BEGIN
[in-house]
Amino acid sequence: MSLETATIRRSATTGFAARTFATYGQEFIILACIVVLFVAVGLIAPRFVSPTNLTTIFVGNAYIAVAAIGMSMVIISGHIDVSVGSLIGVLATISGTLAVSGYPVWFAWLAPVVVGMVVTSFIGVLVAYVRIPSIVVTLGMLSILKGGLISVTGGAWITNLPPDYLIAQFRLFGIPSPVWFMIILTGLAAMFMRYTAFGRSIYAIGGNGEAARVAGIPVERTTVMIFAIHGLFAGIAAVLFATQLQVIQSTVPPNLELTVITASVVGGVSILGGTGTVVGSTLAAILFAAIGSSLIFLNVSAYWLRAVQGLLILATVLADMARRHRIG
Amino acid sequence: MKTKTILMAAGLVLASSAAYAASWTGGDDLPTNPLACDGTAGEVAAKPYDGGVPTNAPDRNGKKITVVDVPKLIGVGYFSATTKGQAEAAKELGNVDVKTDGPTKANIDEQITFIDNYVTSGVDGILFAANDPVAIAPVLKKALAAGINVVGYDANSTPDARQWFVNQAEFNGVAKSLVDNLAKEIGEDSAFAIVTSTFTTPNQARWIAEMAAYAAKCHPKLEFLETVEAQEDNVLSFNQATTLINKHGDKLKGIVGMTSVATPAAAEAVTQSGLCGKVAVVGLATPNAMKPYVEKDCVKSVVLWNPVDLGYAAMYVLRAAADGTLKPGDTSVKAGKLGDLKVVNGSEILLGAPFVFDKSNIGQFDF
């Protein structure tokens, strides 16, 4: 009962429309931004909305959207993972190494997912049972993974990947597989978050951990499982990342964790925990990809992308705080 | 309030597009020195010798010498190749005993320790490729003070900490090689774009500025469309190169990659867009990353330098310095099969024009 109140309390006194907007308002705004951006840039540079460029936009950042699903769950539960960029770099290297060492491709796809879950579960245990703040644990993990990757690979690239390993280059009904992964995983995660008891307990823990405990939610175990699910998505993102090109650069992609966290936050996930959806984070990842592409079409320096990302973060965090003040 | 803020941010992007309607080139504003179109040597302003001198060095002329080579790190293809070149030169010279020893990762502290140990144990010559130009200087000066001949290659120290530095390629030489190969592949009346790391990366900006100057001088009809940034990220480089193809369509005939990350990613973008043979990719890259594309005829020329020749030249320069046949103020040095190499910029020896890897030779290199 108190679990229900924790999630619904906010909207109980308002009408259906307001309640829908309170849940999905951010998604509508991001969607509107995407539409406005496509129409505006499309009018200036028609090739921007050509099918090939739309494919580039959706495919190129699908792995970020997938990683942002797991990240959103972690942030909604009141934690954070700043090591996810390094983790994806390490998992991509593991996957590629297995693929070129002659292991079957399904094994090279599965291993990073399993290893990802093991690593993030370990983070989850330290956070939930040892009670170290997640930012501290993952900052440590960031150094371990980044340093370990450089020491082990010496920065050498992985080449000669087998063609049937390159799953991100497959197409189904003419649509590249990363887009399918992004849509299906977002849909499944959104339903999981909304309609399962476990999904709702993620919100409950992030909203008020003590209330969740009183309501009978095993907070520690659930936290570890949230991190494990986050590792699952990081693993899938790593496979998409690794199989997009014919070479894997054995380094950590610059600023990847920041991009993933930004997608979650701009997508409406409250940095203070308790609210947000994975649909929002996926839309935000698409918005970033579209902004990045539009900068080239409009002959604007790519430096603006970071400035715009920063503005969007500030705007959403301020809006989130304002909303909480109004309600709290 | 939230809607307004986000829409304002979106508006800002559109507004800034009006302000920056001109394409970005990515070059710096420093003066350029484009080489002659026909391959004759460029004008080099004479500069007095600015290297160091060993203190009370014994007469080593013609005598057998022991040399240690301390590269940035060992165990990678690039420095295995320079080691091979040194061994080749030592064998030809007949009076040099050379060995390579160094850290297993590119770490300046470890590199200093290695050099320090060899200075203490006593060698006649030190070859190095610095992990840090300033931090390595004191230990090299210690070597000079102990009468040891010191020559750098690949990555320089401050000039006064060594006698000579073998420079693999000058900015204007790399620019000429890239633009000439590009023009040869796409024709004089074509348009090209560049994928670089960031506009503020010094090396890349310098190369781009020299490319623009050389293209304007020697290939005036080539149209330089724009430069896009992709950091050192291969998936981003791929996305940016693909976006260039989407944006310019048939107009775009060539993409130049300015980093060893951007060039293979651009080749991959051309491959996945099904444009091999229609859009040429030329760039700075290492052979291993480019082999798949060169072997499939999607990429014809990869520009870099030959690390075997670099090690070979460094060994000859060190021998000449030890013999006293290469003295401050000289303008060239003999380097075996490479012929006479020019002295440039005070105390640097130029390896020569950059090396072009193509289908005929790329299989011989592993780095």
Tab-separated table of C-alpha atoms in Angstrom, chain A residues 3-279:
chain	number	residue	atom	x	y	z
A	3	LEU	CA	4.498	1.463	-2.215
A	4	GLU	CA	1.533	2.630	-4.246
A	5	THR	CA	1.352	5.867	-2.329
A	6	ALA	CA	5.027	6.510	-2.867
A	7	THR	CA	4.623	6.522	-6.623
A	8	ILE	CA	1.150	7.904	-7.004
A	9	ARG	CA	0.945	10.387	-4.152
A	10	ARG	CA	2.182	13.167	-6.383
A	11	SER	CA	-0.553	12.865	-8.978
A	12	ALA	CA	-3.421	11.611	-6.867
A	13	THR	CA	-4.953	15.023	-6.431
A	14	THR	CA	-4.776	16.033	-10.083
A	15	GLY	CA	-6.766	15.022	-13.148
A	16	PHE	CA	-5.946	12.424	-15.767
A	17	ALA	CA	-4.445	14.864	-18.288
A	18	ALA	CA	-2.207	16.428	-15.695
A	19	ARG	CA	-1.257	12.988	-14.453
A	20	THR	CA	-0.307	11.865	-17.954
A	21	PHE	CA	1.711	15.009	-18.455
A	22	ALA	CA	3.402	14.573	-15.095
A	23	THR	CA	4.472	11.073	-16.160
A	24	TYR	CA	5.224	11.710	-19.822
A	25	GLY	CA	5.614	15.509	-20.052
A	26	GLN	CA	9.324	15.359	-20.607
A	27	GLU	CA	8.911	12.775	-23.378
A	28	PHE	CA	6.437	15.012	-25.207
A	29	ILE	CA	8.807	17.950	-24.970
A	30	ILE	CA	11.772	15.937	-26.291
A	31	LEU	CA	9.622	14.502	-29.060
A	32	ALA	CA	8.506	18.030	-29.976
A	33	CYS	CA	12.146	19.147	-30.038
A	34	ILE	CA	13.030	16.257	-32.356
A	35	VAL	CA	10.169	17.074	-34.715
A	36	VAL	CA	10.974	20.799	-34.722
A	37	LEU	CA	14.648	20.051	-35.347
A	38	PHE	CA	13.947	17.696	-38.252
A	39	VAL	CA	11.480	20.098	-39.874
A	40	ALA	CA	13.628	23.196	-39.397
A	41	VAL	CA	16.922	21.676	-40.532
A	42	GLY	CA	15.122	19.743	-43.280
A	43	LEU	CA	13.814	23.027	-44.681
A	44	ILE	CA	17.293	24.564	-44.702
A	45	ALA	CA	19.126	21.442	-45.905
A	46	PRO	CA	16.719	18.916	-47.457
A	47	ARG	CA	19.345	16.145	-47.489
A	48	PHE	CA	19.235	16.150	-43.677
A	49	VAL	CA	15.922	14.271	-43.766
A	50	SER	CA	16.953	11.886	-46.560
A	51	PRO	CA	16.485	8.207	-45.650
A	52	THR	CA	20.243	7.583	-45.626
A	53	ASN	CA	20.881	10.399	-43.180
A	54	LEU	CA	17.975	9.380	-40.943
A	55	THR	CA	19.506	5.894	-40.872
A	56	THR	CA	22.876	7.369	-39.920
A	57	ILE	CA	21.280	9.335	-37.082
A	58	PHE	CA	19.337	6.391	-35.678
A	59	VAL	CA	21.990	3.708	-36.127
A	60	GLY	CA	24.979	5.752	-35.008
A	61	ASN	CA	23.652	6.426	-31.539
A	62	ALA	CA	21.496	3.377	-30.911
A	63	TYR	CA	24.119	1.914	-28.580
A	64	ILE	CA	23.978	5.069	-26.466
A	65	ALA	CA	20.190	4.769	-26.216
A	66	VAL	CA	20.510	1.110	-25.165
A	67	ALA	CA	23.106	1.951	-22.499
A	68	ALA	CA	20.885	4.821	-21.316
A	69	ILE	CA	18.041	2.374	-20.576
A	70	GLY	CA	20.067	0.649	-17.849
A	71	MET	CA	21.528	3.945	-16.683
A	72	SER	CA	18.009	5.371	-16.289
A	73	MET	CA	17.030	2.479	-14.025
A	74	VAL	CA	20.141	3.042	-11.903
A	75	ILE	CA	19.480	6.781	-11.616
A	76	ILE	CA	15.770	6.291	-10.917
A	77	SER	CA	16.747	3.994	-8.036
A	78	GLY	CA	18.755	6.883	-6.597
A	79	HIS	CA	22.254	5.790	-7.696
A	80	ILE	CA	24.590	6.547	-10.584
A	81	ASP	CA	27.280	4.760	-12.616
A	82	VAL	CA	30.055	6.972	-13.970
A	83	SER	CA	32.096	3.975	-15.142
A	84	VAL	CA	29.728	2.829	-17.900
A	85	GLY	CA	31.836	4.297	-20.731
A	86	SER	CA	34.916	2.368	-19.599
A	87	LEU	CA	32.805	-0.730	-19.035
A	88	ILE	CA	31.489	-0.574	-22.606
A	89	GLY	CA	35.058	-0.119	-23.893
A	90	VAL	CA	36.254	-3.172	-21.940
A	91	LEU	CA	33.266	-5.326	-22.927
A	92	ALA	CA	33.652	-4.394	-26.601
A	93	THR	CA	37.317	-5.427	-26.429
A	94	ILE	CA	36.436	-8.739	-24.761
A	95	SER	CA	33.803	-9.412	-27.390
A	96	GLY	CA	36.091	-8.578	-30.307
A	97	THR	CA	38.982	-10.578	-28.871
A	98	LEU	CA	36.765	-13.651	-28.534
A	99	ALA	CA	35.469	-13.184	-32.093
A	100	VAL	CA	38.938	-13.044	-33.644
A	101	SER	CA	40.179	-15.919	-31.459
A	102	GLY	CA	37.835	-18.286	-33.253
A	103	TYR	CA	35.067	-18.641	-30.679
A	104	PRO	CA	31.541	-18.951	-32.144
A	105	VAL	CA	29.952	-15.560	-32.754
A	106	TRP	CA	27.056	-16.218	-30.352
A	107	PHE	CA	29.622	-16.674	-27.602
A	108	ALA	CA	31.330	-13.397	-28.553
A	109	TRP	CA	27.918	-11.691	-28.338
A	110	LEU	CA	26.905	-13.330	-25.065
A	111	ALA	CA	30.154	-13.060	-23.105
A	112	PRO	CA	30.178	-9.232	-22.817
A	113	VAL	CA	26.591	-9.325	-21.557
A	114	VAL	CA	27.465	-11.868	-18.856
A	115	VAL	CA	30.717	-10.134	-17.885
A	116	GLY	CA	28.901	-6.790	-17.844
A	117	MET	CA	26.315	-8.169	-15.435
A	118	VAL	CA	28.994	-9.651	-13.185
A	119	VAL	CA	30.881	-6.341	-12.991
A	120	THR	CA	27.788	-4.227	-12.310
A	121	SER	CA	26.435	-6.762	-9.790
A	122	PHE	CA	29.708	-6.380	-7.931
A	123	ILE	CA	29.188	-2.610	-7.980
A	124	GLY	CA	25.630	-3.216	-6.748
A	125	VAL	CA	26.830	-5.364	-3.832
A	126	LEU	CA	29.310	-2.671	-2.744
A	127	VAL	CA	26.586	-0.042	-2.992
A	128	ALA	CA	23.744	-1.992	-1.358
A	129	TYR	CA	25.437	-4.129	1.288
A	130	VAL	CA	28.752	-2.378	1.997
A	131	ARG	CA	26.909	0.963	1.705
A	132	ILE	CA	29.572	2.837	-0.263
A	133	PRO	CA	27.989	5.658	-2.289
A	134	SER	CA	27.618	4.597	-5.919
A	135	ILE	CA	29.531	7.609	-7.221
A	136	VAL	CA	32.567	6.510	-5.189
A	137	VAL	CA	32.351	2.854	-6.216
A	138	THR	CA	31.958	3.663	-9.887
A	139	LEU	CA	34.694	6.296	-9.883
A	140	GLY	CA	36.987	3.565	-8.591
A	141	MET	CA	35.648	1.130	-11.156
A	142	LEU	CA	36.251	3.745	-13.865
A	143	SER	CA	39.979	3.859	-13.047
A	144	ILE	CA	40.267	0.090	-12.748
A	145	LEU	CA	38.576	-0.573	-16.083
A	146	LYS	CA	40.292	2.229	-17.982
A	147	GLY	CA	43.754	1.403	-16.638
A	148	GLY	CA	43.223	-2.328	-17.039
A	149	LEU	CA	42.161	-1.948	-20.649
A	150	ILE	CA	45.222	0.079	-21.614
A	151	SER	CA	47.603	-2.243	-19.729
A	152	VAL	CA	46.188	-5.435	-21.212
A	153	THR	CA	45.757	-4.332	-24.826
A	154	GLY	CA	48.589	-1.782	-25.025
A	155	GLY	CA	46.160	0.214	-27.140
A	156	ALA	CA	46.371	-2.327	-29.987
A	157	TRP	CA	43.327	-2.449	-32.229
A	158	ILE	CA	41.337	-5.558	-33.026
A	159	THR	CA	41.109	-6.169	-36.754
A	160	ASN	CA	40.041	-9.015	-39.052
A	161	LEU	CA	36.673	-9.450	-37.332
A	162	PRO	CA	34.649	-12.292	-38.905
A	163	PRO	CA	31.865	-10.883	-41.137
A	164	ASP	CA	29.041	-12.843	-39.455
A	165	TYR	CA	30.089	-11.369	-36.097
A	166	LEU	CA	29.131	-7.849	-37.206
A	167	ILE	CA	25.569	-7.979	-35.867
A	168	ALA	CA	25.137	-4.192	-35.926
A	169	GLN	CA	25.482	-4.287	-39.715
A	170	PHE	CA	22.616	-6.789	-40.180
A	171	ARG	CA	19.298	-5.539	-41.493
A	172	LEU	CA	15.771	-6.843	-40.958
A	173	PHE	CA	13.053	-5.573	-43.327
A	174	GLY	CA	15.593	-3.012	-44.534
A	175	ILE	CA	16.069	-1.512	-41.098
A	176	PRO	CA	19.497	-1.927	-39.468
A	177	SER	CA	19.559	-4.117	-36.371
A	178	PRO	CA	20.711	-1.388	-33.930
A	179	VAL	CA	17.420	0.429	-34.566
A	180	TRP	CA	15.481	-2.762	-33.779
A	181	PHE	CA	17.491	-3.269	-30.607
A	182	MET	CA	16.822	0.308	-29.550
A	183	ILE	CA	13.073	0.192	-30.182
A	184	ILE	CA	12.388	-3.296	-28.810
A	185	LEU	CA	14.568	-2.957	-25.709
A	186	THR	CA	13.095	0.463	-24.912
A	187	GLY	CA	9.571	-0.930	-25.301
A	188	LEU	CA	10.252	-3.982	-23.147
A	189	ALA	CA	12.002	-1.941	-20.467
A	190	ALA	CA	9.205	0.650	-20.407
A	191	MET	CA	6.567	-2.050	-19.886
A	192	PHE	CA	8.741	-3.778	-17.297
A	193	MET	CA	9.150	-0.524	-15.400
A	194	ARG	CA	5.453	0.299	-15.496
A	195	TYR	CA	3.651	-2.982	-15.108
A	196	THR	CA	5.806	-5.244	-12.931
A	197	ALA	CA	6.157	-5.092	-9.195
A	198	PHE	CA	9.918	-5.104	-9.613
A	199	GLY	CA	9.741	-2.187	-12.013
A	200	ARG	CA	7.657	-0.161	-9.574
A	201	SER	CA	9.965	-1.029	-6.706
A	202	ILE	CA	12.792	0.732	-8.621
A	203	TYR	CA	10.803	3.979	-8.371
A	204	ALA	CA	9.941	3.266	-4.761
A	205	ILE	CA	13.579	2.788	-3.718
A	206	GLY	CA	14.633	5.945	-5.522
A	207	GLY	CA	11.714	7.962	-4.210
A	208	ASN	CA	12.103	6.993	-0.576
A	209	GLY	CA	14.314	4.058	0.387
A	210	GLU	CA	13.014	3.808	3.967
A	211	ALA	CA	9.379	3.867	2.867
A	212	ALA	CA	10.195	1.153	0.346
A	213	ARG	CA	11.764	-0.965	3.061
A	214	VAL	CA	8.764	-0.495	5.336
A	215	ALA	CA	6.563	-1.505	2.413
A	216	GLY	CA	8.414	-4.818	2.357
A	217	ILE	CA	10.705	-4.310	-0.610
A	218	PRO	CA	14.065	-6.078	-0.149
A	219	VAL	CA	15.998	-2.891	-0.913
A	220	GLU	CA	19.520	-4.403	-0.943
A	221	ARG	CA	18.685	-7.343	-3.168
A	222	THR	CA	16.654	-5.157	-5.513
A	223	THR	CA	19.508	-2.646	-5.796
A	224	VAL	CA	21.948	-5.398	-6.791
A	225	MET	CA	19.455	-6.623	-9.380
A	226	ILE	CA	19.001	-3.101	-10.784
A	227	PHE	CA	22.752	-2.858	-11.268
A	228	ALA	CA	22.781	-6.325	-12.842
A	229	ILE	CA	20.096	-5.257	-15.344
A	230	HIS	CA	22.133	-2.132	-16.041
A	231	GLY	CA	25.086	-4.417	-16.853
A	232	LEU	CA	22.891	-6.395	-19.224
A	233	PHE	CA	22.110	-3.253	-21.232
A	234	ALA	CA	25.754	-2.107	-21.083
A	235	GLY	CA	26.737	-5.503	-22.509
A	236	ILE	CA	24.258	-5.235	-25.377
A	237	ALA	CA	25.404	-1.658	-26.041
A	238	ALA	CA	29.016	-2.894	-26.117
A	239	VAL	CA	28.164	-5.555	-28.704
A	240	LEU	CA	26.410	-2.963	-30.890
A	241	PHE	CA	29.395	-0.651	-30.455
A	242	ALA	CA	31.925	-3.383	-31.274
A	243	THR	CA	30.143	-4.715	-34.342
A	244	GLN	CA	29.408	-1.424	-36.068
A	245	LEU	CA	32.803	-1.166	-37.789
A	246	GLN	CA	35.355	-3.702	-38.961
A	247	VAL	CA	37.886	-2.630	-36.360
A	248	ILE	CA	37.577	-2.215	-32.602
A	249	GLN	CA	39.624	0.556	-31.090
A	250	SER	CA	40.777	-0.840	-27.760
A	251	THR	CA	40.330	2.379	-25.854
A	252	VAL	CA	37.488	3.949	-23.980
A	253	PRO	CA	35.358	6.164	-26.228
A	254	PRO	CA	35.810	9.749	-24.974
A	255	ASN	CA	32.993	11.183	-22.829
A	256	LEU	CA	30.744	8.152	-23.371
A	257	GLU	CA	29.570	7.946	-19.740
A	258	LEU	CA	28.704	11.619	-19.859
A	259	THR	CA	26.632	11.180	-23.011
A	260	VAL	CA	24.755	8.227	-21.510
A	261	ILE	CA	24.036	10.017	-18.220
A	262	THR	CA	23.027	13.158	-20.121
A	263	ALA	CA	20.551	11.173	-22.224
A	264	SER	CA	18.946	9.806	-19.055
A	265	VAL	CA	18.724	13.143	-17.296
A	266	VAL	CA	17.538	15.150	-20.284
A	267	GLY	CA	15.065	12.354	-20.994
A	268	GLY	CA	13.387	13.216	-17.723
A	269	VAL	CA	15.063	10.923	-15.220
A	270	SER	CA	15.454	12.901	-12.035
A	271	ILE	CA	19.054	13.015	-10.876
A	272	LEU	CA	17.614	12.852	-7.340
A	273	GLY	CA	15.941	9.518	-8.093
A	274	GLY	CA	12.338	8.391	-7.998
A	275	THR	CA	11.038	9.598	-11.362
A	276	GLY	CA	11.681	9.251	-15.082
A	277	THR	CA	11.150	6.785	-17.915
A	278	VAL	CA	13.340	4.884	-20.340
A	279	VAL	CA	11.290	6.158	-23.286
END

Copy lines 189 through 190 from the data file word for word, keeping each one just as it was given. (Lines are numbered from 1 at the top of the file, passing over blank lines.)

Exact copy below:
A	185	LEU	CA	14.568	-2.957	-25.709
A	186	THR	CA	13.095	0.463	-24.912